I am starting to learn the Fourier's law, but I am getting confused with the following sentence on Wikipedia:

The above differential equation, when integrated for a homogeneous material of 1-D geometry between two endpoints at constant temperature, gives the heat flow rate as:

I am wondering what "1-D geometry" means (isn't all the thing we deal with 3D geometry?) and curious what we could use this formula for (which shape?):

$$\frac{Q}{\Delta t} = -kA\frac{\Delta T}{\Delta x}$$

Also, could I use this formula for determining the heat transfer for a bottle that looks something like this?

enter image description here

If not, what should be the equation I use for the heat transfer for that bottle? I tried to search for the three dimensional form of Fourier's law, but found limited results and no useful information.


2 Answers 2


One dimension here means that the problem is homogeneous in the dimensions perpendicular to the dimension of interest. This means that the equations to be analyzed depend only on one variable, i.e., they are one-dimensional equations.

This is different from one-dimensional as understood, e.g., when applied to a thin rod, or a pipe (or one-dimensional structures on nanoscale, such as quantum wires) - where we would be talking about a system that is physically one-dimensional, in the sense that its length is much bigger than its width (transversal size.)

  • $\begingroup$ Thank you very much for the answer. So here the one dimension just mean change one variable in the equation, is that correct? Sorry as a non native English speaker the language is a little bit complex for me $\endgroup$
    – James
    Jan 23, 2023 at 8:48
  • $\begingroup$ Actually, I am doing an experiment to see how the change in the thickness of the bottle will affect the time it cools down. For this experiment, do you think I could use the above equation as my theoretical result? Thank you! $\endgroup$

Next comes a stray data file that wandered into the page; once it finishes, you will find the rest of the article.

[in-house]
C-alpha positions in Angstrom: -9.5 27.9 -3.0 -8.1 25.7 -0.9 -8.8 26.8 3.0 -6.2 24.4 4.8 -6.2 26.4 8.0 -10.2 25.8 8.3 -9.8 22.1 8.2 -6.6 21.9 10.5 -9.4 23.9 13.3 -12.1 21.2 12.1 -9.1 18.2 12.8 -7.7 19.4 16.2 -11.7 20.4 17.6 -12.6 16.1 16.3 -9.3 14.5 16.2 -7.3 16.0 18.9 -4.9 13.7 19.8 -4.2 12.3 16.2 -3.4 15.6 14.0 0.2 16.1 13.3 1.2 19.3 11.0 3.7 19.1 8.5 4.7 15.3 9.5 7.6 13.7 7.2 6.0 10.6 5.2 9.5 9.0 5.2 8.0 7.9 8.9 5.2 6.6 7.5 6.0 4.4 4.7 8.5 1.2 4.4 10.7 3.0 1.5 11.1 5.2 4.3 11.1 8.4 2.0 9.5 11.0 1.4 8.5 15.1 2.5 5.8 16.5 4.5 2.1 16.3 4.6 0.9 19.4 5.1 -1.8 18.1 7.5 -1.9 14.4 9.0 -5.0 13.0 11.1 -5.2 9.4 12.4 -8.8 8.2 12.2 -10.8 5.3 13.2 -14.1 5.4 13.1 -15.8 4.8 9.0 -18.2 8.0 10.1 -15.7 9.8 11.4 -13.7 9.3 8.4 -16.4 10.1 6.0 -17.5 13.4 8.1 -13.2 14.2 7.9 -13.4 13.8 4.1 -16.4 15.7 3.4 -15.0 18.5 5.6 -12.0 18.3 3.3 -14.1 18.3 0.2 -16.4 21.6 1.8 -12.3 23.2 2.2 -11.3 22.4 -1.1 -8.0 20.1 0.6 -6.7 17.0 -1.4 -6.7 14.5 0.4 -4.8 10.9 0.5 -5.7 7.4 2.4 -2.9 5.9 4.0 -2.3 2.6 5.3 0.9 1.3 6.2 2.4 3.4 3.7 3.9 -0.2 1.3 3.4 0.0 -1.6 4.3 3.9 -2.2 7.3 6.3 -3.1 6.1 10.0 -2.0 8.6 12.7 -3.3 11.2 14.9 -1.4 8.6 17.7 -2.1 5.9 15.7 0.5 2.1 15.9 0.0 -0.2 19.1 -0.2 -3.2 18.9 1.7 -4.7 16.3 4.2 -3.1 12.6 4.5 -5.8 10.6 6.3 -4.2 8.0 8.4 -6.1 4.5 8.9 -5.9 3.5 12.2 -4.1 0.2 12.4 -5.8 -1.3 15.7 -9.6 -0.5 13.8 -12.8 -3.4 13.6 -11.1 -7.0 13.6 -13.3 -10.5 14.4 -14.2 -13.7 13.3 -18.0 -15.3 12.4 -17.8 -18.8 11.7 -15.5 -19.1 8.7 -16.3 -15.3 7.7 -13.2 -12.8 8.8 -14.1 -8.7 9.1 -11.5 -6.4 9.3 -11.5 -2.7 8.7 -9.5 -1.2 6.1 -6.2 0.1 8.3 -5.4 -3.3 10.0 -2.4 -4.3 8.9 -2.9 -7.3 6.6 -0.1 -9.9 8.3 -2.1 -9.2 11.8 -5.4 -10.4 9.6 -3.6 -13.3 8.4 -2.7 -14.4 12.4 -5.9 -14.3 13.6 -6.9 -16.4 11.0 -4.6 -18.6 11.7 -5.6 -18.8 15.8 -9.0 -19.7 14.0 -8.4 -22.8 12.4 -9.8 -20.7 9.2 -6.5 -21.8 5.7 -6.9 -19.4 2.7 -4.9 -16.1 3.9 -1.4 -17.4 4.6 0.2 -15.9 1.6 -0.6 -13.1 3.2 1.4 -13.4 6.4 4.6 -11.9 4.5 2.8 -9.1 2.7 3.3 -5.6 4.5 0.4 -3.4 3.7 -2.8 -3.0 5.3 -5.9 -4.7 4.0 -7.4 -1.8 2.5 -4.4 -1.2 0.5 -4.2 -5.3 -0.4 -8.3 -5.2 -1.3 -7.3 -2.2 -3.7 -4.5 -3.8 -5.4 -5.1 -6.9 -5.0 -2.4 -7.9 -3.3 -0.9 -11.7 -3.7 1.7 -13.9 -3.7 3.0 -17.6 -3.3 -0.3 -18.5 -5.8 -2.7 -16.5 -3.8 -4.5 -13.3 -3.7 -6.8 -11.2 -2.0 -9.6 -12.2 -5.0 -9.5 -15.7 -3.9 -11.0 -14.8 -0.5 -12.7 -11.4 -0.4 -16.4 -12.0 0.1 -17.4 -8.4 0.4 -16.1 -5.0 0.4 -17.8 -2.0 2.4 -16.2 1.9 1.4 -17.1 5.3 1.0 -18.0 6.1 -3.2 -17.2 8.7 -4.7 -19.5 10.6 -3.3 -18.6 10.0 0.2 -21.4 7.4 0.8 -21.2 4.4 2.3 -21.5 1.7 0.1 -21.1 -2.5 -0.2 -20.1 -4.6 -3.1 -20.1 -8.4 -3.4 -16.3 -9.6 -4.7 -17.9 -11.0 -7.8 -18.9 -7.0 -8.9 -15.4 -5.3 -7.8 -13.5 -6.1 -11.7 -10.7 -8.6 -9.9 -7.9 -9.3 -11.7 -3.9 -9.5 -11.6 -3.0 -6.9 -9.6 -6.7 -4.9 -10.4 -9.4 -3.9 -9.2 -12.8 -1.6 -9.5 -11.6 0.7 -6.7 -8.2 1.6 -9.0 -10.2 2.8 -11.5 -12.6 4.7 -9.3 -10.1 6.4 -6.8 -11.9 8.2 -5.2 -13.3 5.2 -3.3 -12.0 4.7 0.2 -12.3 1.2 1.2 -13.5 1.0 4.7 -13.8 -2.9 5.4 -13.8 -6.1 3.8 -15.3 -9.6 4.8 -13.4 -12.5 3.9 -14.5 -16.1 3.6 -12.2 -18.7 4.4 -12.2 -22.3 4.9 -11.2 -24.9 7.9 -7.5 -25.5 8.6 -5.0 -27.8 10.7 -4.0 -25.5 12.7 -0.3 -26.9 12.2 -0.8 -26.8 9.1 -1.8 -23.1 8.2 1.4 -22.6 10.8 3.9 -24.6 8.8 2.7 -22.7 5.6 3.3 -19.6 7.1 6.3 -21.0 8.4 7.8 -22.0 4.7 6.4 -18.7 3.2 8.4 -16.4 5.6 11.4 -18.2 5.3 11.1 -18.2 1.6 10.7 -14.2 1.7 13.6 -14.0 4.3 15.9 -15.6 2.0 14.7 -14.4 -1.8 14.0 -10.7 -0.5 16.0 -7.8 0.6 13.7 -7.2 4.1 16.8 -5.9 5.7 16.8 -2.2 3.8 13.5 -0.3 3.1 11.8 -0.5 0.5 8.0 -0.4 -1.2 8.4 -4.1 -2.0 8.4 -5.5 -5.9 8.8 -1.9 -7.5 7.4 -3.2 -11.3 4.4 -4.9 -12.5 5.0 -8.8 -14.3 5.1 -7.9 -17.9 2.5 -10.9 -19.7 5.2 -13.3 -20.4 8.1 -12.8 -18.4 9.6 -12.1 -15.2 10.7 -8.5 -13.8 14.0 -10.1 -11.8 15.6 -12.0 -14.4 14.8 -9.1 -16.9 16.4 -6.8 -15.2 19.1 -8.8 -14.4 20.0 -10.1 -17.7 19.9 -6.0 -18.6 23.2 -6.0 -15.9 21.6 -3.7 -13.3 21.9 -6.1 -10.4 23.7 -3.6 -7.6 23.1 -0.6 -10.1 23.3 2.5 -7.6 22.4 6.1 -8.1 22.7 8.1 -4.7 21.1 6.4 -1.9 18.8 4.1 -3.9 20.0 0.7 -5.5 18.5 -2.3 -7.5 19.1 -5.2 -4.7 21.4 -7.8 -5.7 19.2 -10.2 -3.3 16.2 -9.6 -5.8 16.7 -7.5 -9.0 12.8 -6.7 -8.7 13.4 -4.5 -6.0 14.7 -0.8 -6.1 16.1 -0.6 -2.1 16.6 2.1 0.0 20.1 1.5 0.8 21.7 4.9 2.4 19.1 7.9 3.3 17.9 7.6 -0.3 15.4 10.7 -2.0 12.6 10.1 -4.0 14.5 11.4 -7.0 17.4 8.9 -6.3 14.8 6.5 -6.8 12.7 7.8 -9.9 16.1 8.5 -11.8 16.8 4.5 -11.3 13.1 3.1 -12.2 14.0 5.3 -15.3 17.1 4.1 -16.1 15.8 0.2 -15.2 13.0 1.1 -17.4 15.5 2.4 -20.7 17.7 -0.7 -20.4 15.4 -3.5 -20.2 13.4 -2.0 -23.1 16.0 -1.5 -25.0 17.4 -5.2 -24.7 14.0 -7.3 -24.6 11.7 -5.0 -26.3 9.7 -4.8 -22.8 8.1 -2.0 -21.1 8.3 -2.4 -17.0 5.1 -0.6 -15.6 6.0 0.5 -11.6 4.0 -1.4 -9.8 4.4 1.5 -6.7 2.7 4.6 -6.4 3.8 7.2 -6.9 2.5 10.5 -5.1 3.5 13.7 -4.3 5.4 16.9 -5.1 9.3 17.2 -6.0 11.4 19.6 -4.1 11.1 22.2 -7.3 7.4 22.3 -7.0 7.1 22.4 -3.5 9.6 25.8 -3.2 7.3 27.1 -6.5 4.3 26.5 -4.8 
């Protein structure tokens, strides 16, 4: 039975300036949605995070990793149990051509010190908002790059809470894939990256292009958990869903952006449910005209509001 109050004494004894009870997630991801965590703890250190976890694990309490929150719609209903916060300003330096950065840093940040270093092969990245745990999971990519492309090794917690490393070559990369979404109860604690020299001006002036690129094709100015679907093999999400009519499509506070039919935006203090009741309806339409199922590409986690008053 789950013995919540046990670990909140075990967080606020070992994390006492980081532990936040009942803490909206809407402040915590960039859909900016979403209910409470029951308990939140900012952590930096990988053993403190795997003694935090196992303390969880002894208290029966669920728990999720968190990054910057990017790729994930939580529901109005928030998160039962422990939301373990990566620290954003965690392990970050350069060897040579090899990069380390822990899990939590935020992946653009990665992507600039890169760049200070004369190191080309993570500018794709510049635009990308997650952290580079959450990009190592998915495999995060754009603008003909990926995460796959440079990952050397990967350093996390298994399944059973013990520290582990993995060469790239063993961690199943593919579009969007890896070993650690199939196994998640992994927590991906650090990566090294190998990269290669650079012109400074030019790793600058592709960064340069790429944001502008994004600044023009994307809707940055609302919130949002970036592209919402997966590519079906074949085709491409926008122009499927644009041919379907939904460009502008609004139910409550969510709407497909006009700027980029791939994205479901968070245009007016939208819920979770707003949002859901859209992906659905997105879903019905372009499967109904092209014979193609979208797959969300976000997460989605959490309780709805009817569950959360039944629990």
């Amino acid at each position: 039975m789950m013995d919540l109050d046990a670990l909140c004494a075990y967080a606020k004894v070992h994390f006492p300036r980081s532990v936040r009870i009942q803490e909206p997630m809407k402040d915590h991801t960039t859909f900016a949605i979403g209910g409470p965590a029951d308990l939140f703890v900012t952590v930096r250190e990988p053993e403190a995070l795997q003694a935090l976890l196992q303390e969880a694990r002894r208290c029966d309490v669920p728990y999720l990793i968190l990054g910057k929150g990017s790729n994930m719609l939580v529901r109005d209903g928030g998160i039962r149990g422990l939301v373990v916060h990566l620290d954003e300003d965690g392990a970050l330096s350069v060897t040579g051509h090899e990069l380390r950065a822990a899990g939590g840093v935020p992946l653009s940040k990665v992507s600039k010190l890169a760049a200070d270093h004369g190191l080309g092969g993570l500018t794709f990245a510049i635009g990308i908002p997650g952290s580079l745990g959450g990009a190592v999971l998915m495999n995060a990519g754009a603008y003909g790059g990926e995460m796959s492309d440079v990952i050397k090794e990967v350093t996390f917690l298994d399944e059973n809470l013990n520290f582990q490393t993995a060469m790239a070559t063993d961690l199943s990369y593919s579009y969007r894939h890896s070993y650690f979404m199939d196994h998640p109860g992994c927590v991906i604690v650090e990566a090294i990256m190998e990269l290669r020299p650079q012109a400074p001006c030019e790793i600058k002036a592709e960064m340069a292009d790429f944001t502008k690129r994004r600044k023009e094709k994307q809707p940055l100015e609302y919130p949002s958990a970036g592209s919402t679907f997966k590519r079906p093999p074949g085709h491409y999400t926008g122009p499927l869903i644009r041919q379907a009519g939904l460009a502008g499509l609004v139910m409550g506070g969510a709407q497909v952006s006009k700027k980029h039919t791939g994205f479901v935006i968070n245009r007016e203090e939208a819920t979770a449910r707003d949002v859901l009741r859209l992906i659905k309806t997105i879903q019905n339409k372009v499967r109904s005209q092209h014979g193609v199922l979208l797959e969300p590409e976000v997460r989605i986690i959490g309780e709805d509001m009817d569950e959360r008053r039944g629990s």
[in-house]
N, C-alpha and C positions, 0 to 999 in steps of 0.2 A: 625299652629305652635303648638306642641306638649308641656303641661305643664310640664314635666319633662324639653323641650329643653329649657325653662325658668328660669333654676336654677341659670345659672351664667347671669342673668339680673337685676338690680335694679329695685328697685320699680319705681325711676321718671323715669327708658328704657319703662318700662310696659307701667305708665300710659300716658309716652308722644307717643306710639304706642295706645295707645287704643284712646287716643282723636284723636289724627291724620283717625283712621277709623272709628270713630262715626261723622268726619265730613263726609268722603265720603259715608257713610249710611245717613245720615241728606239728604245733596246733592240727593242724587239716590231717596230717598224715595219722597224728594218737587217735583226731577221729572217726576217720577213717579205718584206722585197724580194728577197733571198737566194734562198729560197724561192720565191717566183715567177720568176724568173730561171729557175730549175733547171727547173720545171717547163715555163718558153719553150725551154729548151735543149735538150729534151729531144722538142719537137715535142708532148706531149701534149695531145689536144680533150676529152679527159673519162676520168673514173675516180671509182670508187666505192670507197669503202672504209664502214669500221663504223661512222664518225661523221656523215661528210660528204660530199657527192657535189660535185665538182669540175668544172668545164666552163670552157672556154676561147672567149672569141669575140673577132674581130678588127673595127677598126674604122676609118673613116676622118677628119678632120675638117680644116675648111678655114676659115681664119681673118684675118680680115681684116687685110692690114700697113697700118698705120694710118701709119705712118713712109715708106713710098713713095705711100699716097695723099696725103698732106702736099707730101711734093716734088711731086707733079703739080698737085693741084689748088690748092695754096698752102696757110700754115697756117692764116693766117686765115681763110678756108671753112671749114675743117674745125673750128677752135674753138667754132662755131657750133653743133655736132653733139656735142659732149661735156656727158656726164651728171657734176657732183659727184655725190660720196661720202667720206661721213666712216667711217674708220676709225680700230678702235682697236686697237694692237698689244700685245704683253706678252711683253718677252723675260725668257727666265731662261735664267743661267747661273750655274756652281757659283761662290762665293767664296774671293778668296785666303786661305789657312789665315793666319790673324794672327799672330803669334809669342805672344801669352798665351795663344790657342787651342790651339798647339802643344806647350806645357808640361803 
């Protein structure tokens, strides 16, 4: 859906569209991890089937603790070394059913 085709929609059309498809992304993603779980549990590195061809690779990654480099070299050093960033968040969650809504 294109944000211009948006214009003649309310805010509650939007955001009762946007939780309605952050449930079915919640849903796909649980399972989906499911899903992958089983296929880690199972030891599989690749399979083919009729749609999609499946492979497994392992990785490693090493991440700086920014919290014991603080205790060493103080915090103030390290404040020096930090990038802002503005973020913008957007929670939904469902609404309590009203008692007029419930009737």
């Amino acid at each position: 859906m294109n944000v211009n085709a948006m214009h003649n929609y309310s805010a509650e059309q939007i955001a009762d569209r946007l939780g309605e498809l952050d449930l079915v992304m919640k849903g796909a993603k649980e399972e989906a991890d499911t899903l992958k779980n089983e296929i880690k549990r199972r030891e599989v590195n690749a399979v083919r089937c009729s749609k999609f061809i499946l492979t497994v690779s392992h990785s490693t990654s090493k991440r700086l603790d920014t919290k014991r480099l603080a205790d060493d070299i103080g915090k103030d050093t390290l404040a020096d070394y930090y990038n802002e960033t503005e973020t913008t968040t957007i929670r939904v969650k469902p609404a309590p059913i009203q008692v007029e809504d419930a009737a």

– James
    Jan 23, 2023 at 8:50
  • 1
    $\begingroup$ Sorry, to confirm, the one dimension just mean the heat all one from one direction, is it correct. Sorry and thank you soooo much! $\endgroup$
    – James
    Jan 23, 2023 at 8:59
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    $\begingroup$ @James if you think about it: a small piece of a cylinder is almost exactly like a cube. So you may choose to calculate it like that - as long as the thickness of the cylinder is a lot smaller than its radius. $\endgroup$ Jan 23, 2023 at 20:28
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    $\begingroup$ @James yes, from inside to outside. You're pretending the cylinder is unrolled to make a flat sheet. As long as the radius is much bigger than the thickness, this is a reasonable approximation. In physics, approximations are used all the time to make calculations simple. If the cylinder was very thick to its radius, this wouldn't be a good idea, because a thick cylinder has more area on one side than the other. But a thin cylinder has almost the same area, just like a sheet. $\endgroup$ Jan 23, 2023 at 20:44

what does "1 D geometry" means (isn't all the thing we deal with 3D geometry?)

Yes, our world is 3D. But if you had a very long item, insulated along the sides, the temperature variation throughout the cross-section might be minimal and uninteresting compared to the temperature variation along the length. Thus, you might model the heat flux as $q=-k\frac{dT}{dx}$ for simplicity.

More generally, you’d model the heat flux as $q=-k\nabla T$, the 3D version.

  • $\begingroup$ Thank you for the answer. So the 3D version seems to be the same from the 1D gemoetry, but the 3D version one has not be simpified (is that right)? In this case, should I use 3D version or 1D for the bottle $\endgroup$
    – James
    Jan 23, 2023 at 16:17
  • $\begingroup$ The picture above shows rotational symmetry, so you could operate in cylindrical coordinates and consider only the radial direction. Any introductory heat transfer book (e.g., Incropera & DeWitt) will discuss how to do this. $\endgroup$ Jan 23, 2023 at 16:44
  • $\begingroup$ Sorry I am getting a little bit confused here. What does the cylindrical coordinates related to the equation we are talking about and how could I embed it into Fourier's law? Thank you $\endgroup$
    – James
    Jan 23, 2023 at 16:52
  • $\begingroup$ In the heat equation, the Laplacian is different in cylindrical coordinates. The heat equation is what one solves to obtain a temperature distribution, given the boundary and initial conditions. Ignore this if it's not relevant. $\endgroup$ Jan 23, 2023 at 17:25
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    $\begingroup$ It is the heat equation with a cylindrical Laplacian, as described by the Wikipedia links in this comment chain. $\endgroup$ Jan 23, 2023 at 18:10

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